3. ANSWER THE EXERCISE QUESTIONS: The end of each Lesson has Exercise questions that relate to the text, and give you practice with what you learned.  If I get stuck at this point, I pull out the DVDs and watch those. Which reminds me of the BIG QUESTION:

I (trepidatiously) followed every Challenge B support group thread that asked this question. I found that a majority said YES! Get the videos!  Many said, skip the Introduction videos, but get the Intermediate videos.  And a rare few said, don’t get the videos – most of it’s self-explanatory, and the videos only cover what’s in the book.  A few also said that youtubing and googling troublesome topics is enough.

I have found that I have been able to do many lessons without the videos, BUT when I need the videos, boy do I need the videos!  It was expensive, but so far, I’ve been happy to have them.  The videos follow everything in the book; however, sometimes Mr. Nance explains the concept with extra examples, or I found hearing his emphasis made more sense of the black and white words on the page.  In some cases, I was a bit stumped by the exercise questions.  Mr. Nance spends time at the end of each lesson to also explain the exercise questions, and gives some example answers to help you understand what you are doing.  This explanation of the exercises is what has been invaluable.

So…you’ve decided you want the videos, but your on a tight budget.  $50-$75 for each video set isn’t quite in that budget.  What do you do?

  • Form a group of moms that chip in and buy the videos together as a group.  Organize Logic Day (or Night) and watch videos with fellow moms.
  • Buy the videos and resell them when you’re done.  Ebay, Amazon, Half, and some of the online homeschool used curriculum boards are good places to resell.  Or, sell locally.  Join local facebook groups for selling used curriculum.  Participate in a local curriculum sale.  If your state homeschool conference has a used curriculum sale as part of the conference, get in on that.
  • If you’re a CC family and your student is going in to Challenge B, you could ask the tutor to create Logic Days, where the parents sit and watch videos.  If this is the case, HELP YOUR TUTOR out!  Offer to host, schedule, and lead these viewings.  The tutors have so much to do to prepare for our students, so this is a great way that you can bless your tutor and your fellow parents.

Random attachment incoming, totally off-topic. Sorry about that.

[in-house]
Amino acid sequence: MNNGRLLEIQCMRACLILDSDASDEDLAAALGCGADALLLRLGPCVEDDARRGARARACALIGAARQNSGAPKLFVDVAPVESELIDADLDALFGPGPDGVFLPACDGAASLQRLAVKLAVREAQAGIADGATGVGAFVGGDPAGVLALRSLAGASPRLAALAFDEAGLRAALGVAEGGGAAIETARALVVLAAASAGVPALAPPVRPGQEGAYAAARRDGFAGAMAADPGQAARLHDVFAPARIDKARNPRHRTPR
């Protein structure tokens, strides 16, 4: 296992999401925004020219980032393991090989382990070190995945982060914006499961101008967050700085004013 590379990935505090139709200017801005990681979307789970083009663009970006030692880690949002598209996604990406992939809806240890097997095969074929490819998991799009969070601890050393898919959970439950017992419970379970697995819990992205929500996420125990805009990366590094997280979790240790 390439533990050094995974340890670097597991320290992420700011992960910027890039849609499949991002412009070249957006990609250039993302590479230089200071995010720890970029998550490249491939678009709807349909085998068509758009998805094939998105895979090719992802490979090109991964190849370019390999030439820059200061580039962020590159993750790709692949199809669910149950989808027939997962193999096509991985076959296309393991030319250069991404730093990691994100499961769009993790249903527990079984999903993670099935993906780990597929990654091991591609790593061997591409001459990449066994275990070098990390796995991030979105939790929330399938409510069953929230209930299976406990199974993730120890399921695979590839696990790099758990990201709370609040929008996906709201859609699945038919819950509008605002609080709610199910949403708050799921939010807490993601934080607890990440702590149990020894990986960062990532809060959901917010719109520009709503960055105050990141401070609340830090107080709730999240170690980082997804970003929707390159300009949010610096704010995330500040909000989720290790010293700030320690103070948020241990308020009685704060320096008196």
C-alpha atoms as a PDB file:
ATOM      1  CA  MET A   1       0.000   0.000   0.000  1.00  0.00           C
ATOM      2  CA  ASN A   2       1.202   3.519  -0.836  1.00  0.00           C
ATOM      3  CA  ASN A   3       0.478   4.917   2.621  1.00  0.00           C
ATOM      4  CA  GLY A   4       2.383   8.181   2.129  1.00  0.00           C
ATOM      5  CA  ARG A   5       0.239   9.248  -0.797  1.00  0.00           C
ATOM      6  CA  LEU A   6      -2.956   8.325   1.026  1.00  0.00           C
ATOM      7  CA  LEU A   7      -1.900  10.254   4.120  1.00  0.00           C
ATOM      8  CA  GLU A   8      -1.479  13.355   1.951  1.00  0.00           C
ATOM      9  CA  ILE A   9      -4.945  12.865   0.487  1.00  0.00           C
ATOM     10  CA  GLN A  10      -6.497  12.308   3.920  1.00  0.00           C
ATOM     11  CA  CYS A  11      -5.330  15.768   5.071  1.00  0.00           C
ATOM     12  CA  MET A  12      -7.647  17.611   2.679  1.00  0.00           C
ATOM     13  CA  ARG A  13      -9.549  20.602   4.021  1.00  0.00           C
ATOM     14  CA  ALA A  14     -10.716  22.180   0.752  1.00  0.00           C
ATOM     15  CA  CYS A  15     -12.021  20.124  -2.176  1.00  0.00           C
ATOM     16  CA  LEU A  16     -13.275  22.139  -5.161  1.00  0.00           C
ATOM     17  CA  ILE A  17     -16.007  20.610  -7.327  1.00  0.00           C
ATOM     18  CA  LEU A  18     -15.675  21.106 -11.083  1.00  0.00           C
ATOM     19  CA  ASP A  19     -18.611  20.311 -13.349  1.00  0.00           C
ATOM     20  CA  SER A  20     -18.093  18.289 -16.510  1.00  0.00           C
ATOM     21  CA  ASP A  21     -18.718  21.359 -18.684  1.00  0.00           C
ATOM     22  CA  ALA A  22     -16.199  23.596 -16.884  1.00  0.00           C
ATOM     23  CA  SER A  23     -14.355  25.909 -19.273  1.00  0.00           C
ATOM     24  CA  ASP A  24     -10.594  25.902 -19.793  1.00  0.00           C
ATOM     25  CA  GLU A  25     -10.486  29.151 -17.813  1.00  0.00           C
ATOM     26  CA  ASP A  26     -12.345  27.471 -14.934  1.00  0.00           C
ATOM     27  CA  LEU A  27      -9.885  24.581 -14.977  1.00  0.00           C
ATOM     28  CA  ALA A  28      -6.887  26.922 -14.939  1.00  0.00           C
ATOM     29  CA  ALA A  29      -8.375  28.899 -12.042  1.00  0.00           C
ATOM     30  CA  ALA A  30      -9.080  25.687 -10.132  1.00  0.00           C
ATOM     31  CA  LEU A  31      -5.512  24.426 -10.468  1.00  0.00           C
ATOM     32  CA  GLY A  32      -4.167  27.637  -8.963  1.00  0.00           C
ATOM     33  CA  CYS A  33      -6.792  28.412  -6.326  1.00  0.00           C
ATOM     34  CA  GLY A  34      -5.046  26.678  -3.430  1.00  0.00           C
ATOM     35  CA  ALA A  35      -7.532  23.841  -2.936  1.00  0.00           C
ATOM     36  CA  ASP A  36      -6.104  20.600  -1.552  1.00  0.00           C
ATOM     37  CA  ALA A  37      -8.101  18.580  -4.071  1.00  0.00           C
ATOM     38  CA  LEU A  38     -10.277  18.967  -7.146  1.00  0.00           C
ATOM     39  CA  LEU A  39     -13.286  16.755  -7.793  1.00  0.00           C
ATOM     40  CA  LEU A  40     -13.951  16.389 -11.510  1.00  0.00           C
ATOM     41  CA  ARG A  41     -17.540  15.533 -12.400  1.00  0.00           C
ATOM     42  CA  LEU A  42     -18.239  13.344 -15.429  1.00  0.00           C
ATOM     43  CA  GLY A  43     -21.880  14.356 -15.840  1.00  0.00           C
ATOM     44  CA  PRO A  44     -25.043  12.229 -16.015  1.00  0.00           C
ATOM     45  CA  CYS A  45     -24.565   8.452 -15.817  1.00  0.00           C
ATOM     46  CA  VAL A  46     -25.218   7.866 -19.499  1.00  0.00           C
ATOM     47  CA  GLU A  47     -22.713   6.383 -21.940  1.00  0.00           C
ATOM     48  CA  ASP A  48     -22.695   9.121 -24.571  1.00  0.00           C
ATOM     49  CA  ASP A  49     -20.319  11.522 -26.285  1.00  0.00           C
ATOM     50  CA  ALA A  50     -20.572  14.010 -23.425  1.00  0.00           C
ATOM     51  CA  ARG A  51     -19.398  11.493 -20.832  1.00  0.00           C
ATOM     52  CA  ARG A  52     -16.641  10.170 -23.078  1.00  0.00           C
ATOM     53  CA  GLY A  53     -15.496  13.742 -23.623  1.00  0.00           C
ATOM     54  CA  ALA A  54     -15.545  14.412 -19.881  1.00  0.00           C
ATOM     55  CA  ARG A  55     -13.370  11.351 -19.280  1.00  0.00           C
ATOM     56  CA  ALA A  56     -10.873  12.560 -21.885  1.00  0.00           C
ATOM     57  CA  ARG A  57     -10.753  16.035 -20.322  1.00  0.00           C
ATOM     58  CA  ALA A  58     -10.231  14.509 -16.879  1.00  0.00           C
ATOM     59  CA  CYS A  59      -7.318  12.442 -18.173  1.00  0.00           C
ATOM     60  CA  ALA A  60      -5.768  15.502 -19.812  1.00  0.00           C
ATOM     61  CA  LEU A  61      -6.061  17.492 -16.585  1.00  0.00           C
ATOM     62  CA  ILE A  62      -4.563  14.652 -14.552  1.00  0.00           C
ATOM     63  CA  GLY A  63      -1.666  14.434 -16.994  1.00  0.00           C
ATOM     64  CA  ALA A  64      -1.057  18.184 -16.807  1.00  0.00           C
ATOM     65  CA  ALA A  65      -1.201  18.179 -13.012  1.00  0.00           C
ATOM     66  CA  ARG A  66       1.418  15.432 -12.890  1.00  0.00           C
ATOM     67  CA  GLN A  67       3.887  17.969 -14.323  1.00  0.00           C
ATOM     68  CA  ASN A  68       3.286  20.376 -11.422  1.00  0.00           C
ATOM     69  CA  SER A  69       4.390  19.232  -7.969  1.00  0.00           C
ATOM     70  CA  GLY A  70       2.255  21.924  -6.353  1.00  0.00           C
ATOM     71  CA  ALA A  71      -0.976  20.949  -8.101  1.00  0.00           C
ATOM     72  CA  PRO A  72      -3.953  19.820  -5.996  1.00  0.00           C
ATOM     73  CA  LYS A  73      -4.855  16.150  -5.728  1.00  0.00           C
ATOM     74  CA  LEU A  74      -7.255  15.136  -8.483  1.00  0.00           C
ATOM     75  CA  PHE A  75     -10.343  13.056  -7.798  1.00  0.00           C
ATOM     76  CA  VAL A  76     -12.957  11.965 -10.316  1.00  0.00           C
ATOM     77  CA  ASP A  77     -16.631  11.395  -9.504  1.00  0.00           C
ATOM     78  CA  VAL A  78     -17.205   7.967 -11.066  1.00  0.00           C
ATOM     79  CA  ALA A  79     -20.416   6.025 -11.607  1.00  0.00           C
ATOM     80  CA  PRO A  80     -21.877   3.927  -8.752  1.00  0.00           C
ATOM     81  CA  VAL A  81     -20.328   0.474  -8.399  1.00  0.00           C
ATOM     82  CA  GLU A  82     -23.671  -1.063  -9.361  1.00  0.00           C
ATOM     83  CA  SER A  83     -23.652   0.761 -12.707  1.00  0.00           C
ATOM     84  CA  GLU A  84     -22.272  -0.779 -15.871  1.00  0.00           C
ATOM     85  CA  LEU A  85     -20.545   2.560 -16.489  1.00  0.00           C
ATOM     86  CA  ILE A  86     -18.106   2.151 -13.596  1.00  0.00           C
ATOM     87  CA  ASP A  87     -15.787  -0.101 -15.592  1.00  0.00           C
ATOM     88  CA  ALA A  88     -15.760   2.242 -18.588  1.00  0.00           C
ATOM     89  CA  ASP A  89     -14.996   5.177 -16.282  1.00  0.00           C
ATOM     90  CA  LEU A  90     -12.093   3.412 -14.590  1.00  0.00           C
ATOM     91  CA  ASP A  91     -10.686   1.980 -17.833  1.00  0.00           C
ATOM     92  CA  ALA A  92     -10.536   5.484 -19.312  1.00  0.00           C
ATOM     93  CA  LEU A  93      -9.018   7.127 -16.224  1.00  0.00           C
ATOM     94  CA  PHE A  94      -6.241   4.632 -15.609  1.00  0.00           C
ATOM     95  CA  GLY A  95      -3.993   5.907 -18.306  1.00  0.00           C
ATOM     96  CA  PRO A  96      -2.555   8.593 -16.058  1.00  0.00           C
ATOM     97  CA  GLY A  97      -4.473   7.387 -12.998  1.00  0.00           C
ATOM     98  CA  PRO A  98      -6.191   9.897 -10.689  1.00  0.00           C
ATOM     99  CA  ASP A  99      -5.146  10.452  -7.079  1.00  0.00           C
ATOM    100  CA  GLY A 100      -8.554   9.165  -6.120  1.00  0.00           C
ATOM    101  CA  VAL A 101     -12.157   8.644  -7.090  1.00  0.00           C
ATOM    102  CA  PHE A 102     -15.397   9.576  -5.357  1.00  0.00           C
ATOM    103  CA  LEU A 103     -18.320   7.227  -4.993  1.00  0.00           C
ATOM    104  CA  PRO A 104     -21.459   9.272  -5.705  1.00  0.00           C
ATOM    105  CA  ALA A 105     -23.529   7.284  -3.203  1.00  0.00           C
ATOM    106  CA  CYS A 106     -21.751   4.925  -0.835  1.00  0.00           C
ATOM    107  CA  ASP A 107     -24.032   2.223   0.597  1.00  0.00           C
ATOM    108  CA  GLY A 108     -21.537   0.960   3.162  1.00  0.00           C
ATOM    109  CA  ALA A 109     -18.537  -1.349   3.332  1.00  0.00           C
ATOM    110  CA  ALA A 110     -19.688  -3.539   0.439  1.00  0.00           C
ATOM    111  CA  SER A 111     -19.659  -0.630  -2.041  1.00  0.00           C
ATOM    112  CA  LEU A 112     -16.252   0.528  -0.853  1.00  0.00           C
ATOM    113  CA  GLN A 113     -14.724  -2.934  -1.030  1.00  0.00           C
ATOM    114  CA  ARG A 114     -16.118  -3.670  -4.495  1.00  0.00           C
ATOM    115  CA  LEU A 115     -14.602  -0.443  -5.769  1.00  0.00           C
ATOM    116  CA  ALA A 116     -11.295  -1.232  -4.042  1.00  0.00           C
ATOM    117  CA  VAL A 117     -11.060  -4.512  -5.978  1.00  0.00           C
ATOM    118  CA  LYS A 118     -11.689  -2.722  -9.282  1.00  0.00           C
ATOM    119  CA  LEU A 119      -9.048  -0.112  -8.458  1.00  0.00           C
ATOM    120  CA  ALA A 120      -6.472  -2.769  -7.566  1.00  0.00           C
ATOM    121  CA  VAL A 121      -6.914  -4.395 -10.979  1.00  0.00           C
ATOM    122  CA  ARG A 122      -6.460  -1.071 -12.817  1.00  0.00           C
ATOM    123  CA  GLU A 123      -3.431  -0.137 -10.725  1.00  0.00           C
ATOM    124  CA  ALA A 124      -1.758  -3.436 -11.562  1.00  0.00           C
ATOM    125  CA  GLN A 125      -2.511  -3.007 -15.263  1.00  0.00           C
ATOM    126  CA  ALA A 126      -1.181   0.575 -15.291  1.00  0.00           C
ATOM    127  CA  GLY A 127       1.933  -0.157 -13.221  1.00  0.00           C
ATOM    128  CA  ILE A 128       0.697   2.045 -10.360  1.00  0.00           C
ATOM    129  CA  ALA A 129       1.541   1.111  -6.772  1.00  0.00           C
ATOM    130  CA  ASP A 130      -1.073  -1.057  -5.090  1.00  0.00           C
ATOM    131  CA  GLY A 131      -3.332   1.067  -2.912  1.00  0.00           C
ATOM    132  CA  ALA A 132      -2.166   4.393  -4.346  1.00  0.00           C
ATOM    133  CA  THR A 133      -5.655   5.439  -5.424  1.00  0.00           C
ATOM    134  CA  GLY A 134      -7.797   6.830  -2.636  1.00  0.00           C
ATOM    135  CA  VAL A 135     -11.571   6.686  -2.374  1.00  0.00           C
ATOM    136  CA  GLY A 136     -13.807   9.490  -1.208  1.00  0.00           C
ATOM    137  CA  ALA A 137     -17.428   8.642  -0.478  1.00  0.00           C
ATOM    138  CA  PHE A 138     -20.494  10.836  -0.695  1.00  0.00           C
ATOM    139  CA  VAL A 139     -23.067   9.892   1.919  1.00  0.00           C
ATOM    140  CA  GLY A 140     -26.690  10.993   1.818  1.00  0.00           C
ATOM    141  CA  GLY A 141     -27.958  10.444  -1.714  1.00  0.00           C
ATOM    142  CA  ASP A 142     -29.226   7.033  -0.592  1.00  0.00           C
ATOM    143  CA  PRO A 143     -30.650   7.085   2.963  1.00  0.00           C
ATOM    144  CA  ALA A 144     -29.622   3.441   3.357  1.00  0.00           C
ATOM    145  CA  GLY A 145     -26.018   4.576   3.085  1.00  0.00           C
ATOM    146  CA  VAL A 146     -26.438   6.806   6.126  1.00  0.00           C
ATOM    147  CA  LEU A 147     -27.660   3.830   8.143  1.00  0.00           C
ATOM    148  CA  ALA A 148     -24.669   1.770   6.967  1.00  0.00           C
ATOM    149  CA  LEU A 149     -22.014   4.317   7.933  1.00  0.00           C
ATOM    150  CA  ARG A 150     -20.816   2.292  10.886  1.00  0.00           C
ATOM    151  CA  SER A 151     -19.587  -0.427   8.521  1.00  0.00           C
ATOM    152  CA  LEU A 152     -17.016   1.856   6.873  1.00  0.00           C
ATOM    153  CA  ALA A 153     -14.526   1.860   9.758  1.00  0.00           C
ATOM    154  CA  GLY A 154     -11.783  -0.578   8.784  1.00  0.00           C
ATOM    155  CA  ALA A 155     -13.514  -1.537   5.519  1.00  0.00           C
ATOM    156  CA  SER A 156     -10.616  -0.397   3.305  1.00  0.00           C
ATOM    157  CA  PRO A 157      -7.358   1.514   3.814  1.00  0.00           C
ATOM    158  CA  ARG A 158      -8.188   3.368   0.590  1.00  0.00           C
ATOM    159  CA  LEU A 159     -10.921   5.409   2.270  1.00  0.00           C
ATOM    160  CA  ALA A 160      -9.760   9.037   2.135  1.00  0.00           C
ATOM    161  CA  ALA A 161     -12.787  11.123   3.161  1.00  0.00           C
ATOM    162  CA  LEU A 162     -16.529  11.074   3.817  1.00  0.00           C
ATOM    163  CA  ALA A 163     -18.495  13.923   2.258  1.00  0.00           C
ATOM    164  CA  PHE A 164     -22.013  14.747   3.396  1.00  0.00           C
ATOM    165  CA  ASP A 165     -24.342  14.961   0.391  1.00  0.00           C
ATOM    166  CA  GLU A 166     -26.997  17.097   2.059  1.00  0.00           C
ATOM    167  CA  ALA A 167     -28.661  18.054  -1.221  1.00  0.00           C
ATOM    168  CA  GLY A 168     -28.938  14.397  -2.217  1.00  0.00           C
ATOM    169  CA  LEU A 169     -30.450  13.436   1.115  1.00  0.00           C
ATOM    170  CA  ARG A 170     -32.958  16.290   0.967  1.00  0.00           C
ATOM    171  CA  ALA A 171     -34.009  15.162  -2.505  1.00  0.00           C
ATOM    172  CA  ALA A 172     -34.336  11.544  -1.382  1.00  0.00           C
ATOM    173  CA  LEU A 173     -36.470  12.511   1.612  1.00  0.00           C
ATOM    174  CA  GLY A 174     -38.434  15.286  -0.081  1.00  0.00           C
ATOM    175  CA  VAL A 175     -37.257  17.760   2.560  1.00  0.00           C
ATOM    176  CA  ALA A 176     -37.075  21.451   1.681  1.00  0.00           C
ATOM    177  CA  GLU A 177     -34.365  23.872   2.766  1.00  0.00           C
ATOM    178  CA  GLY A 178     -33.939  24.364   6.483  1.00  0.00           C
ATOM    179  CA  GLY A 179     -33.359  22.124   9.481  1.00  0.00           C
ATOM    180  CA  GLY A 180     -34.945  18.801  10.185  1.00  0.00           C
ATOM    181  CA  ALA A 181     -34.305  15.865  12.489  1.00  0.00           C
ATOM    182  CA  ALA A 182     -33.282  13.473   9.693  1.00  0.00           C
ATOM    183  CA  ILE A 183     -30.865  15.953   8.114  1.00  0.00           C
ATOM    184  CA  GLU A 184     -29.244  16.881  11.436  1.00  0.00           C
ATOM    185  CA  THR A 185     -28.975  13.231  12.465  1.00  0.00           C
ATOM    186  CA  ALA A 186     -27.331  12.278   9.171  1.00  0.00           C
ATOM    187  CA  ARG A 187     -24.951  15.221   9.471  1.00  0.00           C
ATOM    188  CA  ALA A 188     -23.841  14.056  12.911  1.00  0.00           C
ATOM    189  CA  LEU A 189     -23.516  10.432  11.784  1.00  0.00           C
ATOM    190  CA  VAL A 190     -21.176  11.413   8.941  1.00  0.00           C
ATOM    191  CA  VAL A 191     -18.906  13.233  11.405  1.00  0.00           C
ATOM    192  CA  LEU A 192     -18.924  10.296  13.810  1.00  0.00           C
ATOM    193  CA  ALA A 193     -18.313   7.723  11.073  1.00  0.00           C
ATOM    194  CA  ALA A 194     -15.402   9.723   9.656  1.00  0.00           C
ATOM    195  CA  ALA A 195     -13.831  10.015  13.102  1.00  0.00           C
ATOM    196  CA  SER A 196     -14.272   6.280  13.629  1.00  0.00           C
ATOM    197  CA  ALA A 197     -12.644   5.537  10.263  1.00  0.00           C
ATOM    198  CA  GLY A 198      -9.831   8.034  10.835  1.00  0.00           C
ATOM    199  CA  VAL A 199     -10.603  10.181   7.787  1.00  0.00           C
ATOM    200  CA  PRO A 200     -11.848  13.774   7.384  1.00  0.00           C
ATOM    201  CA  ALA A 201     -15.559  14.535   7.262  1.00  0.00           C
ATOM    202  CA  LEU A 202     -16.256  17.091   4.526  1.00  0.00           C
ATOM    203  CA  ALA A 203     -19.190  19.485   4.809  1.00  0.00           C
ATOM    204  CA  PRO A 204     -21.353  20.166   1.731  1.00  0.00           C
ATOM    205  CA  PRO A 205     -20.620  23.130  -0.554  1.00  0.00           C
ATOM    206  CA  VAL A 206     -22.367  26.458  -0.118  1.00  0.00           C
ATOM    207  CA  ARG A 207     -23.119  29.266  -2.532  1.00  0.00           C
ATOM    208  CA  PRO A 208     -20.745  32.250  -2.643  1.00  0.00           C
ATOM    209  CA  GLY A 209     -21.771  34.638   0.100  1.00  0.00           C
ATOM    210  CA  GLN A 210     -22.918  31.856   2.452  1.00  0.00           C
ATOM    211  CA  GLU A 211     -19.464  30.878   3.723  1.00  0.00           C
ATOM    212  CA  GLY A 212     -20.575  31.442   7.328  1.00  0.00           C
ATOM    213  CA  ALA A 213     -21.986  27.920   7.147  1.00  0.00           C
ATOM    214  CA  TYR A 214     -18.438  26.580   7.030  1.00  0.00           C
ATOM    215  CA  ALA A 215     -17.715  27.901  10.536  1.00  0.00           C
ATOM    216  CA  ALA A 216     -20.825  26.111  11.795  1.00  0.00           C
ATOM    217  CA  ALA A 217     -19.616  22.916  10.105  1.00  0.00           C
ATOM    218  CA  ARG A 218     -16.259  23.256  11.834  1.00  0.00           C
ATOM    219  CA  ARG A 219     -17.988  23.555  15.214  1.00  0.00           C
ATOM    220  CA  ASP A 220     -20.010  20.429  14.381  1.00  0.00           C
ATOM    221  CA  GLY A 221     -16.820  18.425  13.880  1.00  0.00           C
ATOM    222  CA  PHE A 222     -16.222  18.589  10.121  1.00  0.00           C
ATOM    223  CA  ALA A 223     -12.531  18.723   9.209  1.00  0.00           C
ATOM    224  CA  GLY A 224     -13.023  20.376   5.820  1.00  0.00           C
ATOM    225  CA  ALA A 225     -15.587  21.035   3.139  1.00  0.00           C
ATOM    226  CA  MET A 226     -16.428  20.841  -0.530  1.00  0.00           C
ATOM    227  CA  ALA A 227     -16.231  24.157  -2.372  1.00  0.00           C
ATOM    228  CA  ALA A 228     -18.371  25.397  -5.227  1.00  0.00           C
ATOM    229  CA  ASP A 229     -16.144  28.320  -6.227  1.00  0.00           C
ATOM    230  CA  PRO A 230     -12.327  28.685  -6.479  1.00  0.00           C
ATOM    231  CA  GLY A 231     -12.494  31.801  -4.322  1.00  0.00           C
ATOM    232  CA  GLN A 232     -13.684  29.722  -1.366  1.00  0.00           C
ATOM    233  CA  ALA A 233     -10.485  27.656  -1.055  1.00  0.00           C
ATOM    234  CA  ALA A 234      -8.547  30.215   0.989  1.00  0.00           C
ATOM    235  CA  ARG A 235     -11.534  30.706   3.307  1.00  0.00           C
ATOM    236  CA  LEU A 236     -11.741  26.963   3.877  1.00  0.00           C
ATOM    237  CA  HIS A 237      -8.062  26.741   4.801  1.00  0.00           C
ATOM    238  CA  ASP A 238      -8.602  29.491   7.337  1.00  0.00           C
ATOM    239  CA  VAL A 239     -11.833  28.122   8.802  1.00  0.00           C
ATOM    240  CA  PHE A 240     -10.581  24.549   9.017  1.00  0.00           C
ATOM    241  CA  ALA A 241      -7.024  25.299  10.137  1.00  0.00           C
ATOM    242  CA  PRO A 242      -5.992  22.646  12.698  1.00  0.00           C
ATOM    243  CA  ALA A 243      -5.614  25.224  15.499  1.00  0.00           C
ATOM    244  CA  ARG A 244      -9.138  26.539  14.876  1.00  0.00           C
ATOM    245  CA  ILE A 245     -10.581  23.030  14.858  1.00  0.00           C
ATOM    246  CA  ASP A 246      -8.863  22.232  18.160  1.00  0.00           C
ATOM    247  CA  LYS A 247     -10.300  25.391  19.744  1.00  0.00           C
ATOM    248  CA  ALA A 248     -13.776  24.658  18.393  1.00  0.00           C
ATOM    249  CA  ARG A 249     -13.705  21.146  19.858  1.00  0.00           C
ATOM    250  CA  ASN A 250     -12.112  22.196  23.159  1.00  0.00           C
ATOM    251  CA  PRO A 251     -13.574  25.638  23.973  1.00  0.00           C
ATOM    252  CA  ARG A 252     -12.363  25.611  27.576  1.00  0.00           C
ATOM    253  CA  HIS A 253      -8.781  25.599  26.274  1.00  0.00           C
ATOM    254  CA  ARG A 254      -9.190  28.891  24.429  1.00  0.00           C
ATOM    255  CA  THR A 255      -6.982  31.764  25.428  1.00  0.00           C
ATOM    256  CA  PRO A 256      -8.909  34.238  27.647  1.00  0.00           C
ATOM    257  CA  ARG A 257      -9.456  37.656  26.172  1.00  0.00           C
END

Balancing the Busy

I began Friday morning at the Homeschool Convention by attending “Balancing the Busy – Chrystal Evans Hurst

This was a good seminar for those looking for little organization gems to help them balance their busy.  I tend to avoid these types of seminars, however, because they serve to remind me how disorganized I am!  When Hurst admitted to overcoming her perfectionistic tendencies, I knew this not my type of seminar.  But, Hurst was fun, witty, and relatable.  She’s a good speaker for others who struggle with perfectionism – she’ll remind her audience to relax and enjoy their families, while balancing the busy.

“Balance is overrated,” she began.  The definition of balance is the even distribution of weight to remain upright and steady.  Another definition is equal or correct proportions.  Balance changes.  What makes up balance for you today, in this season of life, will be very different from balance in the next stage of life.  It requires being flexible.  Finding balance today does not mean that you will keep balance.

3 C’s of Balance

Be clear – what are your priorities?

Create boundaries and guidelines

Take care of them and you

Hurst had some really good analogies.  One was a funnel.  With a funnel, there is more at the top and middle.  The closer to the container, the less there is.  She encourages us to be clear about what our containers are.  If the items in our funnel will get in the way of our husbands and children, then those things should not fit in our funnels.

She also encouraged us to remember ourselves!  Spent a few minutes here and there doing things that will replenish us.  Talk to a friend, or read a book for 15 minutes – it doesn’t need to take long, but something for us.